This is a story about the power of mindset and kindness.
My 87-year-old mom is safely, successfully, back at home, after a four-day trip to and from St. Louis, through LaGuardia airport and onto a destination wedding at a beautiful farm in a small town in Connecticut. It was her first outing since she broke her leg a year ago.
How will she physically navigate this? How will I not lose my s$&% when she says things like “I’ll pack a new box of Wheat Thins in case they don’t have food I can eat there.” I hear a Seinfeld-esque voice saying “Ma! They have crackers in New York! George, tell her they have crackers in New York!” as George chimes in, “They have crackers in New York, Mrs. Seinfeld.”
Shift your mindset for positive outcomes.
I credit a friend for helping me to shift my mindset and relax. “Think of it this way,” she said. “You are the star of a sitcom and this is the episode where you take your mom to New York for the wedding.”
As a sitcom, this was comedy gold! There was the $100+ .6 mile trip from the airport terminal to the rental car counter, which took only 20 minutes less time than the flight from Saint Louis to New York City. Then there was the wasp in the bathroom and two fretting, allergic, ladies (saved by Clorox disinfectant spray!).
And who doesn’t love a repetitive callback in comedy? That would be the doorknob that fell off in your hand whenever you opened the door and the intermittent GPS that took us on 20-minute perilous drives to the wedding events from our Airbnb, which had been conveniently, strategically, booked only 3 miles and 5 minutes away from the venue.
Within every sitcom, however, come the obligatory, heartwarming moments.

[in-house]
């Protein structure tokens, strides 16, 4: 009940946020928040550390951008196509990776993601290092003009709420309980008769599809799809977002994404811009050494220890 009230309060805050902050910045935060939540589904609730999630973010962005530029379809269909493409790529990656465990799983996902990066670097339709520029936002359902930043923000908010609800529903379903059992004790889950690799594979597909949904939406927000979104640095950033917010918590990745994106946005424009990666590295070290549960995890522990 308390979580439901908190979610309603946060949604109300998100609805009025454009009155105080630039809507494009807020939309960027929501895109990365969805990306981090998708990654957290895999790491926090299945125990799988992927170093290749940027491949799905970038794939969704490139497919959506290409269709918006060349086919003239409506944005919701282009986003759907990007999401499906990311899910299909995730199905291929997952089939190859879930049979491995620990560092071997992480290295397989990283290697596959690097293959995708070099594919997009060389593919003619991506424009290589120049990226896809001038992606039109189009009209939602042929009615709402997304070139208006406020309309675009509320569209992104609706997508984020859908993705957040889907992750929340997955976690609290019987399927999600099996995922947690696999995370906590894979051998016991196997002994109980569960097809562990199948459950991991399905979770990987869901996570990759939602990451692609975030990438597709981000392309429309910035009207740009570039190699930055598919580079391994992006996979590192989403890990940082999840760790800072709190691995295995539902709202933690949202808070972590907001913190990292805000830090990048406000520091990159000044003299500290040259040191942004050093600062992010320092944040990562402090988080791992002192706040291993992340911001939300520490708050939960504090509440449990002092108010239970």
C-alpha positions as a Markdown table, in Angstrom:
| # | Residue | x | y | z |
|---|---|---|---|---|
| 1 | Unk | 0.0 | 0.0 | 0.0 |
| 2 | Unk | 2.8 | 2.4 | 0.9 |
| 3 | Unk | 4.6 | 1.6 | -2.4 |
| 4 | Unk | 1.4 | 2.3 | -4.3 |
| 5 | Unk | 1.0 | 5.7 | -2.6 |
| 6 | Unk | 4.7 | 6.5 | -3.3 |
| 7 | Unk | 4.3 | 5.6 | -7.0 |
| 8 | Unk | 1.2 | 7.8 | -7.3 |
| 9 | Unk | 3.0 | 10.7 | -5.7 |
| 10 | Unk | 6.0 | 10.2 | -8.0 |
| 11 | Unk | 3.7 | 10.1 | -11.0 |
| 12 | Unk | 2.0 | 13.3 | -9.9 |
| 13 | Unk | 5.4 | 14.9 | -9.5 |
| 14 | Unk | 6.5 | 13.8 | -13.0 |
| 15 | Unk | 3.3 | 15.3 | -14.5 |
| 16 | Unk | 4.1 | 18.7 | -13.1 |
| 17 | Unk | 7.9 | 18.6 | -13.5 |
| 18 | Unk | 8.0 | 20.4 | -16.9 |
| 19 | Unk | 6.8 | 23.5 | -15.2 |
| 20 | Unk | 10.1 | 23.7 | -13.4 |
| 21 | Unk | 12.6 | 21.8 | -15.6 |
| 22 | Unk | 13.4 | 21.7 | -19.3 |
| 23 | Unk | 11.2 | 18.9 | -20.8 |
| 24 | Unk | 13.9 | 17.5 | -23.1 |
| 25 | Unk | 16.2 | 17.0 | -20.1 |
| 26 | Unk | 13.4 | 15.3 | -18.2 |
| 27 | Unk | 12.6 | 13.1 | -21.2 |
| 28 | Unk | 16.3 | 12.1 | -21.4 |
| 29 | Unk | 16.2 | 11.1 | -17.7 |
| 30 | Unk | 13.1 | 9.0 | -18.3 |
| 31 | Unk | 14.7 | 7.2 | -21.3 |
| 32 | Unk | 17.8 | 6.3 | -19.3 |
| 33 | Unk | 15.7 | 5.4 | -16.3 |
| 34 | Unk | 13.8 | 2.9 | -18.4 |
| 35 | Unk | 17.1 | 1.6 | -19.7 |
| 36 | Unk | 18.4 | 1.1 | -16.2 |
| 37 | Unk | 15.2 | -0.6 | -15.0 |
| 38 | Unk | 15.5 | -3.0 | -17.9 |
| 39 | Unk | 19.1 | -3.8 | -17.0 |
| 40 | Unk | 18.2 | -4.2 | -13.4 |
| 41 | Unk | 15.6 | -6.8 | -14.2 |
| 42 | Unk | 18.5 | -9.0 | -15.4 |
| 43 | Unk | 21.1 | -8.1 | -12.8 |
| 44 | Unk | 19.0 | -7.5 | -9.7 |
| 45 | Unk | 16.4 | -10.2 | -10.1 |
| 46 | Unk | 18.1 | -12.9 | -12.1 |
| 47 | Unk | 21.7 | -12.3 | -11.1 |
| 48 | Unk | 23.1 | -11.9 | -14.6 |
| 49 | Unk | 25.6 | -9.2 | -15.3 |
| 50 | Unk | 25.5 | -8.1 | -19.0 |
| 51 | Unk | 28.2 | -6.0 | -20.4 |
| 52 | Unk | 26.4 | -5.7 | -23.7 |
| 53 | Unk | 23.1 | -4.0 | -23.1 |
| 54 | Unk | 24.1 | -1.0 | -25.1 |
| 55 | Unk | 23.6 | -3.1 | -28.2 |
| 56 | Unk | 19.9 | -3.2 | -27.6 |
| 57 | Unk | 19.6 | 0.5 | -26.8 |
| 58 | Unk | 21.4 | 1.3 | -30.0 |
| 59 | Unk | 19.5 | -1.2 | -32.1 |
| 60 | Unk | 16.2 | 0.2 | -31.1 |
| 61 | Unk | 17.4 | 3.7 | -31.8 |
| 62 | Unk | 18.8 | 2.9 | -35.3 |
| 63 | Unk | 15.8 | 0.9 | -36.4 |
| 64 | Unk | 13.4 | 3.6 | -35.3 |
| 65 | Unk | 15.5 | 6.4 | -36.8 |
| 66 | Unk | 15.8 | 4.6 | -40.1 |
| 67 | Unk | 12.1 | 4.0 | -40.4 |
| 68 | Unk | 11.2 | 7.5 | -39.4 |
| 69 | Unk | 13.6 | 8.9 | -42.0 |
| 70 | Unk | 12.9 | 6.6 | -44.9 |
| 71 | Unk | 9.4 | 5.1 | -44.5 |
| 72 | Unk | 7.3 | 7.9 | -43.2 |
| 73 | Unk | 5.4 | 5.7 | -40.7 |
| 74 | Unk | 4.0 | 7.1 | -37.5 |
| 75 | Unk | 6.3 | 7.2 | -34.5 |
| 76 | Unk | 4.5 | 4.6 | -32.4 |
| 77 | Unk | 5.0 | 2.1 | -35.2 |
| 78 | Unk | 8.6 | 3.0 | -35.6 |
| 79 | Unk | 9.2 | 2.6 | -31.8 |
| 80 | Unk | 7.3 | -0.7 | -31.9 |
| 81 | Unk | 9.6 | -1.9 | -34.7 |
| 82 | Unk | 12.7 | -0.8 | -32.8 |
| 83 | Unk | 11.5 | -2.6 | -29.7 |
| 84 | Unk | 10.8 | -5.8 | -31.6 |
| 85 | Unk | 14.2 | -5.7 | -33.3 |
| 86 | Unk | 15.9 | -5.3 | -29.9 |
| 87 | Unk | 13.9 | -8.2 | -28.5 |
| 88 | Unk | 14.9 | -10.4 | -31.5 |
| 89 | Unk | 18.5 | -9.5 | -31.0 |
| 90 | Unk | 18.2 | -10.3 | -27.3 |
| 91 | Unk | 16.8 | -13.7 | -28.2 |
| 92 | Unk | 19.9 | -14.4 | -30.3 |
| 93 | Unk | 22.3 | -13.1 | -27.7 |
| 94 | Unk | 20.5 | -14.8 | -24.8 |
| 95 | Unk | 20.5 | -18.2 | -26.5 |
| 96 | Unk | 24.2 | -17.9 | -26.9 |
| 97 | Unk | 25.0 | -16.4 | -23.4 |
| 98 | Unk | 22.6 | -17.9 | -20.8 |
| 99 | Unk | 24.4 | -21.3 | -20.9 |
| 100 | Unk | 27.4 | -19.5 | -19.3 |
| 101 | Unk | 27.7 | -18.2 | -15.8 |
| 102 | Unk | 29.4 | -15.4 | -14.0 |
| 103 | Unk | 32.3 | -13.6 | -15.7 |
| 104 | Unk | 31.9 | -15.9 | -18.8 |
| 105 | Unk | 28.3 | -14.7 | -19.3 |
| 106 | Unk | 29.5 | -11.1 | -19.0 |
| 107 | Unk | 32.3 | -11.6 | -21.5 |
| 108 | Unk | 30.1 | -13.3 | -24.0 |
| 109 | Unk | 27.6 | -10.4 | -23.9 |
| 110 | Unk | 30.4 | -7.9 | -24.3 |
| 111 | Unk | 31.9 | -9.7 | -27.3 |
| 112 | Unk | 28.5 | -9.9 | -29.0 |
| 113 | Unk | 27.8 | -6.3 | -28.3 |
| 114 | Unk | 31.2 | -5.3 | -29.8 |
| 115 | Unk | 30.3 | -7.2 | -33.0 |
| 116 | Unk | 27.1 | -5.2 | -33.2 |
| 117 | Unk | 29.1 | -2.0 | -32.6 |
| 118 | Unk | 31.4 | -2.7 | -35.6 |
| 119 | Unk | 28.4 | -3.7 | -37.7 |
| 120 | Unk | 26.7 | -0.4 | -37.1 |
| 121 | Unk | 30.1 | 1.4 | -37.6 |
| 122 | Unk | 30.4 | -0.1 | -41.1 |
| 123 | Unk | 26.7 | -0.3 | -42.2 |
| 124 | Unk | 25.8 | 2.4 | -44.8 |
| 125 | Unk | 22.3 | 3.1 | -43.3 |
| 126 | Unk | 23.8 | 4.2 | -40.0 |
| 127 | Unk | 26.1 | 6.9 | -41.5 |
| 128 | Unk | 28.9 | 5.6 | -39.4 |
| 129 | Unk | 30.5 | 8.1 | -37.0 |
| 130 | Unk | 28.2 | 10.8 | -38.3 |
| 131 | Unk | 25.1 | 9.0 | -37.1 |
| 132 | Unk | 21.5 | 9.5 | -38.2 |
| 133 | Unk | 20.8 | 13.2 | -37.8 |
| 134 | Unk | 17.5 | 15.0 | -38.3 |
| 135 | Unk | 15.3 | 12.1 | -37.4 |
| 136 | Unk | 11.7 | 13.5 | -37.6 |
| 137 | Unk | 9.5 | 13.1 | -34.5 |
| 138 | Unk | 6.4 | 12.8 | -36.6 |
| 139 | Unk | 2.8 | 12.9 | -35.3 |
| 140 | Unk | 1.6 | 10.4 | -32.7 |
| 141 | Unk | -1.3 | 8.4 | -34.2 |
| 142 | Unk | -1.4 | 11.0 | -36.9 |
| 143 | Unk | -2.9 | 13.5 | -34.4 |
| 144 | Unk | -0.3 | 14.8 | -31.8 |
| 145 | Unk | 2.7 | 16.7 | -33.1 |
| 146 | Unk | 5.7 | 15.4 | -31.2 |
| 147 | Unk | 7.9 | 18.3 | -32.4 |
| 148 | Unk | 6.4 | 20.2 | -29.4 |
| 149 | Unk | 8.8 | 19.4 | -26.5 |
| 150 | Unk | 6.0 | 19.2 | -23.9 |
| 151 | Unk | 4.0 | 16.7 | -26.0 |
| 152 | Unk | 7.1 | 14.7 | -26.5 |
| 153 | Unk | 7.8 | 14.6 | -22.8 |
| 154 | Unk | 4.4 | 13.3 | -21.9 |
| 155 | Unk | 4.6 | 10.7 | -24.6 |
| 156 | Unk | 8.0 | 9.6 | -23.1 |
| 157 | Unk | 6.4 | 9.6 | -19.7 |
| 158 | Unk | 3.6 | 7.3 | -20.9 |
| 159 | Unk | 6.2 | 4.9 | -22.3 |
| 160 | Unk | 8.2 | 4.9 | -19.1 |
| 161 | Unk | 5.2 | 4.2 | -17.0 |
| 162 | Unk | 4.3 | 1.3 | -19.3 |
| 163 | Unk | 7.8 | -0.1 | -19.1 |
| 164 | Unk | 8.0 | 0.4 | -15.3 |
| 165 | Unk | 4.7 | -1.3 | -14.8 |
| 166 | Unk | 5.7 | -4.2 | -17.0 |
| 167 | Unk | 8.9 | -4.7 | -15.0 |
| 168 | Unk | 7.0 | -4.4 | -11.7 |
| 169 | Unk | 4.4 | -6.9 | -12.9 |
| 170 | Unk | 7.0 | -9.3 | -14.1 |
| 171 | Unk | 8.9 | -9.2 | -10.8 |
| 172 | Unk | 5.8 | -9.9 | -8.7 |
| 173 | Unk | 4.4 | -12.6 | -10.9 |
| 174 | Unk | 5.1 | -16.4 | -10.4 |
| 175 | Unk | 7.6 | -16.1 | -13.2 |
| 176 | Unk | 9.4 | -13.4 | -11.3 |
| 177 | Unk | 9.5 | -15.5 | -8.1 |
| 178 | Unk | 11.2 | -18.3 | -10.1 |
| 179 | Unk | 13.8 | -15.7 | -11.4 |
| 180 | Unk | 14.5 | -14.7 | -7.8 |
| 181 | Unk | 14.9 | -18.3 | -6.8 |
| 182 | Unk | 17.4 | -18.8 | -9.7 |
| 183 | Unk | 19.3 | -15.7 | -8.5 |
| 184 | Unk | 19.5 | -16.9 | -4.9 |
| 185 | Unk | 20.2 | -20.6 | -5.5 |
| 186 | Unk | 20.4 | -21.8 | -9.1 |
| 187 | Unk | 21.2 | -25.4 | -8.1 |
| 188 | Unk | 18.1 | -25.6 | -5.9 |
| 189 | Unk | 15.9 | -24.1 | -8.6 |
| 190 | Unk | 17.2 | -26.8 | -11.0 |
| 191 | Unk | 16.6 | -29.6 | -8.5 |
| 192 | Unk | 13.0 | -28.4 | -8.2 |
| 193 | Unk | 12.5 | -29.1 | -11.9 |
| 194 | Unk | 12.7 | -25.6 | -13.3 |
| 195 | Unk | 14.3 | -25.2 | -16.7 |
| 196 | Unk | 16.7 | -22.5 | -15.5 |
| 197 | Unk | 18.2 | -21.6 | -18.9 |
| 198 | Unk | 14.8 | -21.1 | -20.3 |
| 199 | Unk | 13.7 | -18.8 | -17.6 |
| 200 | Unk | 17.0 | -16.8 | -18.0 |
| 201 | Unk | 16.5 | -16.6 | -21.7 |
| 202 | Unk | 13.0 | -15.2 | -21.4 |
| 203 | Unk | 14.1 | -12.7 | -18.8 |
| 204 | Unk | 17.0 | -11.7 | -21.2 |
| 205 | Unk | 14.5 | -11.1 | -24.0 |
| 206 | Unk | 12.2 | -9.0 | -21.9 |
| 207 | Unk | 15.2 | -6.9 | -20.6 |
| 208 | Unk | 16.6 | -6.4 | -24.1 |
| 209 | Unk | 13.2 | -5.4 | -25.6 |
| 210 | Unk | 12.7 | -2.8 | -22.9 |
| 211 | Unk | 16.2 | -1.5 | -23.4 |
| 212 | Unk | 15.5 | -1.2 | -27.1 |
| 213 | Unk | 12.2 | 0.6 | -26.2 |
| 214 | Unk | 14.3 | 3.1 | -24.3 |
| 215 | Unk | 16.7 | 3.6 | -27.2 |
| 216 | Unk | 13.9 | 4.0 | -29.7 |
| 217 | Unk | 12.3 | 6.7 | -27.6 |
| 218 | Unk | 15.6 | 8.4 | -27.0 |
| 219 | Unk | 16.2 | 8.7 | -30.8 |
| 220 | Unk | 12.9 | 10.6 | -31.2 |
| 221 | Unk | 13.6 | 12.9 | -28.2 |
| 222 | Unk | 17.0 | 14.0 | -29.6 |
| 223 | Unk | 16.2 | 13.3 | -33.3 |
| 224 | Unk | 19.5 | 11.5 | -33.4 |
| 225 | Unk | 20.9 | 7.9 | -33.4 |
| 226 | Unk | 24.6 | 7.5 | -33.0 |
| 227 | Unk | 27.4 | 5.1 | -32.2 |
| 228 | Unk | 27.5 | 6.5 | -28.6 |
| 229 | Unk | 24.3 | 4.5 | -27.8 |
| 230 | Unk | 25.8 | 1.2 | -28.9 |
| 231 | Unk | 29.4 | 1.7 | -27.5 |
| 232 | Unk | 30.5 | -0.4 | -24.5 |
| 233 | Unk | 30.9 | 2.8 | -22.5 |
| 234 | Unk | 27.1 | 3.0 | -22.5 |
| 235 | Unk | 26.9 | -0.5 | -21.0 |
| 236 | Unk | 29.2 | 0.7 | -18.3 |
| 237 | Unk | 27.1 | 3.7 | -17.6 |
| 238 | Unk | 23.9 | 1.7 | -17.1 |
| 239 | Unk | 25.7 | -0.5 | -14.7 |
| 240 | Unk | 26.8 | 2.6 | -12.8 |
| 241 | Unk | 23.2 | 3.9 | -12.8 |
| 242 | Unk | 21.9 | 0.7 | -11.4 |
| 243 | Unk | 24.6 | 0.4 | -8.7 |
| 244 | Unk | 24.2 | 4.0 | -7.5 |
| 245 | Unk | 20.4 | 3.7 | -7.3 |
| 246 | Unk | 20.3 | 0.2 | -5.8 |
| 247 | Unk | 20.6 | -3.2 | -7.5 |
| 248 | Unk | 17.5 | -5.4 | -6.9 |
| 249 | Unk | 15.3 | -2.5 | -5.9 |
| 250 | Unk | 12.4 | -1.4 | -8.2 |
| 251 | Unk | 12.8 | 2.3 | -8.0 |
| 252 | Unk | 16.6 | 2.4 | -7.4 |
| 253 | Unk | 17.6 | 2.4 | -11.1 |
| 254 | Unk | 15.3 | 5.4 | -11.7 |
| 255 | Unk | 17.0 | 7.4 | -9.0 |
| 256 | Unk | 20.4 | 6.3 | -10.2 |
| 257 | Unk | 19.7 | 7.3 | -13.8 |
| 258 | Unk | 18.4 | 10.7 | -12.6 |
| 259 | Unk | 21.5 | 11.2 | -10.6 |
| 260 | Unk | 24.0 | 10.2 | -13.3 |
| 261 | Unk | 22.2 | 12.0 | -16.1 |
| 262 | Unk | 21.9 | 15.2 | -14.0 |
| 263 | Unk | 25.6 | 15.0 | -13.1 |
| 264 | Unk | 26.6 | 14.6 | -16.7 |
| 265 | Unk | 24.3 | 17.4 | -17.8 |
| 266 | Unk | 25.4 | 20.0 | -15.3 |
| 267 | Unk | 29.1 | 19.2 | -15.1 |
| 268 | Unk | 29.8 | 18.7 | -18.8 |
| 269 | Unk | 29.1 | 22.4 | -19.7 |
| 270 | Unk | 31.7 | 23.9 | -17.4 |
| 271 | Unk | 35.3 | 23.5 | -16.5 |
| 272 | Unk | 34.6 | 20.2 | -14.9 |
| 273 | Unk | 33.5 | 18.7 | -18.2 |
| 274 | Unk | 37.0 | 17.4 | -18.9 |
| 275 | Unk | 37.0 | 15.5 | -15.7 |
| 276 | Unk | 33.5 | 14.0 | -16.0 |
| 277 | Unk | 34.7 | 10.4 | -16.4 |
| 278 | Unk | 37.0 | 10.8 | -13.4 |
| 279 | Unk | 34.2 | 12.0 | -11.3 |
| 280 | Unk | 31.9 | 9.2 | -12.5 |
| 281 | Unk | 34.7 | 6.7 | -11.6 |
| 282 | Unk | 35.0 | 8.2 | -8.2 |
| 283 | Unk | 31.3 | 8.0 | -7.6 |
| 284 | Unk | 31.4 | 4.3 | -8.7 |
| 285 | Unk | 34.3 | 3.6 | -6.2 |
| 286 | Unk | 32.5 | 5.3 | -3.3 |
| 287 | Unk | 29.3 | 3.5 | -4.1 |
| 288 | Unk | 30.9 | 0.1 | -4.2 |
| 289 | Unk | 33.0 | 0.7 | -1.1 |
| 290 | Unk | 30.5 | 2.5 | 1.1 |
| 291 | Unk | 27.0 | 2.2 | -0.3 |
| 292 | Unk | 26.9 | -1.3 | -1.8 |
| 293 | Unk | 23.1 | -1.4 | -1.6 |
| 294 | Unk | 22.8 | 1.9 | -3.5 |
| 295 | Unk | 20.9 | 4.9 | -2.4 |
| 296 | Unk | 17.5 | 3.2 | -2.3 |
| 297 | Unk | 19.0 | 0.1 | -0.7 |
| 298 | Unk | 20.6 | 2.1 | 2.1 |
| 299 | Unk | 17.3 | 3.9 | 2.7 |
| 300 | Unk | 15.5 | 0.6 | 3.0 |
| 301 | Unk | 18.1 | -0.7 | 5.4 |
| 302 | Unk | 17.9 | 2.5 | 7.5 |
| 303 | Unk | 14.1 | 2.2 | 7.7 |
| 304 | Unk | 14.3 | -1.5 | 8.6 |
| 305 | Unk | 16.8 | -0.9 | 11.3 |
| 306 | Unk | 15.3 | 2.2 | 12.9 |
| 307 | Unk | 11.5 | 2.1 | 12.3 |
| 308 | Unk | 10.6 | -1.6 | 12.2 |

That’s when all the characters realize what’s truly meaningful in life. Spending time with your mom while you still can. Witnessing a stunningly beautiful wedding, so full of love, celebrated with friends and family…and the most adorable 2-year-old twins ever, bearing rings and wearing tuxes.
But mostly, it was the kindness of strangers (and loved ones) that made the difference.
There was the tender TSA agent (also a mom and daughter herself) who helped my mom through security. And every single wheelchair porter who stayed by our side until we were settled where we needed to be next. 19-year-old Kayla was a hero, bringing my mom a side of chocolate chips because there weren’t enough in her chocolate chip cookie (that’s in the sitcom script).
And so many more moments, every step of the way.
Be kind. Recognize kindness in others.
When the world is so screwy and the public discourse can be so mean, it’s amazing to see that kindness is alive and kicking across America. Kudos to the Kind Commercial (to tie this back to marketing) which points out that you don’t have to be a Nobel Prize winner to change the world—or at least one individual’s world.
You just have to be kind and be grateful for kindness. That’s something you can do right now, right where you are.